Her response about drugs; “I think that’s a personal decision as long as it doesn’t damage another. It’s definitely not as bad as it used to be. There were some extremely elaborate drug parties back then. There was no pressure to use like everyone says and people who did heroin or had it were usually beaten up or thrown out of parties. Now, heroin is almost on the casual use list which is frightening. I think some underestimate the power of heroin. It’s a killer. It needs to be stopped.”

 

She was asked who is her favorites in local music. “Back in the day, I was enamored with TRILLION. Bloodstream Parade, Paradoxx, Dirty Dan Buck, Cool Rockin’ Daddies, VEILSIDE. I have favorite individual musicians here in Chicago. I feel lucky to go out and see them all perform; hear them sing and play. It’s a great time for local music. Chicago has some serious talent. Way Serious! I’m thinking a lot of people take them all for granted.”

 

Her devotion to music is continued to be explained. “I support people who ask for my help. Whether that be, writing, photography, producing, booking or even artistic contributions. I think everyone wants to be helpful and feel good knowing that they’ve made some kind of difference. In the 80s, I was one of a few people locally that photographed and created promo packages. We used them to get bands booked in clubs. That included 8 x 10 glossies. I worked very hard and loved every minute of it. Now, it’s a serious hobby. It kind of stays in your blood.”  

 

“I left the music scene for about eight years or so, after my boy was born. Those were the RADAKKA years, dammit. So, I’m anxious to see if the original members will ever come together and do it again. I have that regret of not experiencing them. I wonder what’s taking them so damn long!”

 

When asked if she was a groupie her response was; “I’m not sure. Back in the day, groupie, was a bad thing. I don’t know what it means now. I never screwed anyone to get anywhere. My goal always was to find out as much about music and absorb all there was to learn to become a credible source of assistance. I was hungry for the knowledge. I never stop learning and understanding. I don’t think groupies do that. I do have to say that I’m not excited about the exploitation of women and sex-crap in this industry.  For such a long, long time women have been looked upon as sex toys. I thought most certainly we were coming out of that cave.”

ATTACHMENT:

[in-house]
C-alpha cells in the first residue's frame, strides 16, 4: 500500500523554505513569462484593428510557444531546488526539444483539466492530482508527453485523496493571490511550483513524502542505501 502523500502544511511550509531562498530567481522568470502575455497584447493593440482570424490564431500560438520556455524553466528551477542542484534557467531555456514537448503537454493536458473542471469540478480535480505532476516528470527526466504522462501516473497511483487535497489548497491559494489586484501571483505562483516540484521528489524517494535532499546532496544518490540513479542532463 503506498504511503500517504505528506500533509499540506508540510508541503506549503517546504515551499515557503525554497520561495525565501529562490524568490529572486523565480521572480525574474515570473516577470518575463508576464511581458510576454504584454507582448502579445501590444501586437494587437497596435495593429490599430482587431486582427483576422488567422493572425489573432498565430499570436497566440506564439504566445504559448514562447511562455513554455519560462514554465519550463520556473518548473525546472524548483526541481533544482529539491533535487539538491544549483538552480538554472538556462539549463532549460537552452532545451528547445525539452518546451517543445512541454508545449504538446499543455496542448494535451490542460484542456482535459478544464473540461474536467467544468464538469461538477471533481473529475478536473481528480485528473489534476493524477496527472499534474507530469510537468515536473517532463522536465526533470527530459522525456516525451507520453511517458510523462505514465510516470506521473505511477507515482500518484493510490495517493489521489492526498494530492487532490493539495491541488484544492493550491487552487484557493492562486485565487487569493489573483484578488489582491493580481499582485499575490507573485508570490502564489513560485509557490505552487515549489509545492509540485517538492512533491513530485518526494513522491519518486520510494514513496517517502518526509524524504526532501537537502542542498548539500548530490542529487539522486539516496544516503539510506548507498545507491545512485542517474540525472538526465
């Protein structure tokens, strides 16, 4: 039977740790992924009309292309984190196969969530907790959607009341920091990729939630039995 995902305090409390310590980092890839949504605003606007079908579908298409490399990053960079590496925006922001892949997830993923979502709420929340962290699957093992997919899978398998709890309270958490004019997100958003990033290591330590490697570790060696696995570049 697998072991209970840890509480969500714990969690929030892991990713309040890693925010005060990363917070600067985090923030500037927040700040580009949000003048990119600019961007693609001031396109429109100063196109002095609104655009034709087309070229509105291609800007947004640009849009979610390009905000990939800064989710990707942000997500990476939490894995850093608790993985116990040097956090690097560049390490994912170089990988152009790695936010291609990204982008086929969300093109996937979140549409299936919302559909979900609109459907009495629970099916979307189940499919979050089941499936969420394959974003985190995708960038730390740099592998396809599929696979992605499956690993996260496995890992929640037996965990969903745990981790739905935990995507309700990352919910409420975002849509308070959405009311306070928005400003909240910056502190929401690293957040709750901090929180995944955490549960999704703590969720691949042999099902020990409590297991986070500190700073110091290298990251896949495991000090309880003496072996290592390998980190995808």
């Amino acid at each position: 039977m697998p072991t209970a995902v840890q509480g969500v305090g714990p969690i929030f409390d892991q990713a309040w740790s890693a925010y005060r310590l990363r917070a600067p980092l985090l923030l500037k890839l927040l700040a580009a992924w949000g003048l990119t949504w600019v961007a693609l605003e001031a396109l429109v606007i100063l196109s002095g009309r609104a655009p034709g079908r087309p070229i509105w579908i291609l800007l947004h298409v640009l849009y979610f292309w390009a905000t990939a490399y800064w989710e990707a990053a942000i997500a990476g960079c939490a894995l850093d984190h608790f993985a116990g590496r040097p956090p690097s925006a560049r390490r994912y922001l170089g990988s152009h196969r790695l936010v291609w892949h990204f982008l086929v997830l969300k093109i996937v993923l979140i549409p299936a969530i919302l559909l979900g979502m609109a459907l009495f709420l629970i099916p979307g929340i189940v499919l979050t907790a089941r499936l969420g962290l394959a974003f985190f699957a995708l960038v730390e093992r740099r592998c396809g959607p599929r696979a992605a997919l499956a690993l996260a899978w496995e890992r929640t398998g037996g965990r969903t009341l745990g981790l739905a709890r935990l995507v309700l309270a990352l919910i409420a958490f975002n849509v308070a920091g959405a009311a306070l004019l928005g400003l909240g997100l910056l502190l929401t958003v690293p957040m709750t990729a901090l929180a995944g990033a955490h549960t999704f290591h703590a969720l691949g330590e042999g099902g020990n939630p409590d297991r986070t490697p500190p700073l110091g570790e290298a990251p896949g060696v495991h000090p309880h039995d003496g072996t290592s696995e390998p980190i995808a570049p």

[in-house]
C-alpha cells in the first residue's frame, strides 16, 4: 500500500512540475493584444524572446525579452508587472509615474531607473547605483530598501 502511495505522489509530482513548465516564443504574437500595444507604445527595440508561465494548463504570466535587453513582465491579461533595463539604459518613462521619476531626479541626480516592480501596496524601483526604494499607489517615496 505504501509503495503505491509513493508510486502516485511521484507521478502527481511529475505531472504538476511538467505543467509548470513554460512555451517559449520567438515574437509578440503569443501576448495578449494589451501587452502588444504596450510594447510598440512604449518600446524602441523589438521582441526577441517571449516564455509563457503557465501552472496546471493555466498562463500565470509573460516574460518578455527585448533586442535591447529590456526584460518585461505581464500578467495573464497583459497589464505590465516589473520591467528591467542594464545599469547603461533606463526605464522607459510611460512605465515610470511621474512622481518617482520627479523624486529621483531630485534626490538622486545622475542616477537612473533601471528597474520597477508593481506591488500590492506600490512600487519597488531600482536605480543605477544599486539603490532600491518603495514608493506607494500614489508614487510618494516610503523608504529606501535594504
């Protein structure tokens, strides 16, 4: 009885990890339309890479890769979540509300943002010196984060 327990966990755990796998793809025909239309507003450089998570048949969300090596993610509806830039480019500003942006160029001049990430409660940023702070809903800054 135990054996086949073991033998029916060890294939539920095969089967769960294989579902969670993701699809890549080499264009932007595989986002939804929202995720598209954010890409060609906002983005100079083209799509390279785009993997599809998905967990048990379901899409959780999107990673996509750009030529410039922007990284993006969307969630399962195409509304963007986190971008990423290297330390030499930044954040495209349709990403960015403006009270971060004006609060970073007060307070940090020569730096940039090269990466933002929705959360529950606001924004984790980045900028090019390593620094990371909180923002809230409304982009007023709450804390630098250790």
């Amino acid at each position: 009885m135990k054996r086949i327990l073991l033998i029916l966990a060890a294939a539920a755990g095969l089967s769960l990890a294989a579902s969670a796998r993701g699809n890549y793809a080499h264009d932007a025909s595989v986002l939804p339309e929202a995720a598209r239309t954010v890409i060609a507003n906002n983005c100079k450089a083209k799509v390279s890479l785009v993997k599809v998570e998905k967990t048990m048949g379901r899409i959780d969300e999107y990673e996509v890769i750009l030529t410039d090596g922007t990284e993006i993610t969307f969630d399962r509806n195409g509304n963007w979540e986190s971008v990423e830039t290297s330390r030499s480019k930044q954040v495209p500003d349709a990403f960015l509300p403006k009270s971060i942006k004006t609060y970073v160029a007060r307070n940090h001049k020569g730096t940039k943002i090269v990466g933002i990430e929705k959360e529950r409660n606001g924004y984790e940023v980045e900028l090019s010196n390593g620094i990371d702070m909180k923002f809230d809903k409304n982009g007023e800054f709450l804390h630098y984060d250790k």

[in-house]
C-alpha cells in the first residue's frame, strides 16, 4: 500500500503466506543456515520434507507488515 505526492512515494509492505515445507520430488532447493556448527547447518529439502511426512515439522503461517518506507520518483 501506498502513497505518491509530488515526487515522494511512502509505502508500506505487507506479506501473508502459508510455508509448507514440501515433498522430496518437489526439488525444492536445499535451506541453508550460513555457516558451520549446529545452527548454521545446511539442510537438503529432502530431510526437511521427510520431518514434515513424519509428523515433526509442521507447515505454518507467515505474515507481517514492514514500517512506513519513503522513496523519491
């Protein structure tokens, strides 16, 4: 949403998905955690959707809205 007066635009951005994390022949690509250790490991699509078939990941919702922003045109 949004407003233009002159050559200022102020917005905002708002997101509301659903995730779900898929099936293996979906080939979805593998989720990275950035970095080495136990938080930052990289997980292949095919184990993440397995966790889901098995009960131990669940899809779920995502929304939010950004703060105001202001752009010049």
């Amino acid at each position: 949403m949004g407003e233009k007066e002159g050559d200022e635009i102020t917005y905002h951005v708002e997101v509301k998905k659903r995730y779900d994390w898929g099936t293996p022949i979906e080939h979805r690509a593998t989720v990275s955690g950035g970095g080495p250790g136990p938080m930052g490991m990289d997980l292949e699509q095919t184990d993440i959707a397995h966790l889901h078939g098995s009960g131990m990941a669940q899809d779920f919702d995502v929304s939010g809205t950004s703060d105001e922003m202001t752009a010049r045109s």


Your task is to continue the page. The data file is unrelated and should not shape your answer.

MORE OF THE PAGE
“Not many women have been given the courtesy of being considered intelligent enough or having something viable to offer other than T&A, until just recently. It bothers me. I feel that kind of stuff keeps us from accelerating intellectually as women. It’s a personal opinion. I believe women who are happy, are sexy. Women who are educated, are sexy. I’ve written about it, most everyone knows my point of view on it. I wish a few women locally would find a way to make people see their sexy minds instead of their cockpits.  Just a personal thought.”

 

“First, I am now owner/President of RAW-M which is the Regional Alliance of Women in Music. We have a Chicago chapter and moving on to Philadelphia. There are currently 62 members in Chicago. It's a group of women in music supporting each other. Creating charity rock shows and contributing as a whole to this music movement. Strength in numbers.  Also, am currently considering creating my radio show which should air during the Summer months and run for a year as a demo.” 

It is quite apparent that Sweet G isn’t a fan of the sex sells campaign within music. It is also quite apparent that she is not just another pretty face either. This young lady has looks, but has the brain to match. You can compare her to whoever you want, but there will always only be one Sweet G.

G promo 8

It is something to see people truly helping others within this musical field. Gina “Sweet G” Planell is one of those rare finds that really wants to help. Her love and passion for music is flowing through her veins like a powerful drug. Her class cannot be duplicated or imitated. She is a true humanitarian to the music industry because deep down within her soul, music is her life. Sweet G is someone you should know. 

Saturday, 10 March 2012 18:59

Space Giant; awesome Chicago band

 

In almost every bar you can see a cover of the song “Born to be Wild” (Steppenwolf). “I Want You to Want Me” (Cheap Trick) is another example of a song that is covered by everyone. Occasionally a band will be seen that is just doing original songs. Creative ability and talent hit the concert goers dead in their soul with these original songs. Saturday night’s performance by Space Giant was a show that really grabbed you.

Ye Olde Town Inn (18 W. Busse Avenue ~ Mount Prospect, IL 60056) was the place to be for this show. Space Giant was the band to see and they just rocked. The entire performance was flawless and they were on fire. This high energy music was a pleasant change from hearing “Simple Man” (Lynyrd Skynyrd) for the three millionth time.

Vince Falcone is a slamming, hard hitting drummer that drives each song. The hand and feet work were reminiscent of one of the masters, Abe Laboriel Jr. from Paul McCartney’s band. Very similar techniques and mannerisms are found in Vince. His snare rolls push songs in such a great way that not every guy who owns a drum kit can do. He has dynamics behind the kit that holds the show together.    

Lead vocalist Jamie Richards was a joy to watch as he never stopped moving. He did his job to entertain the crowd and has a strong voice to keep everyone interested. He tore up every note like it was meant to be. His vocal range and tone fit the band like a glove. He blended well with the music that was created. In between songs there wasn’t any dead time as he kept it going creating not just music, but creating a show.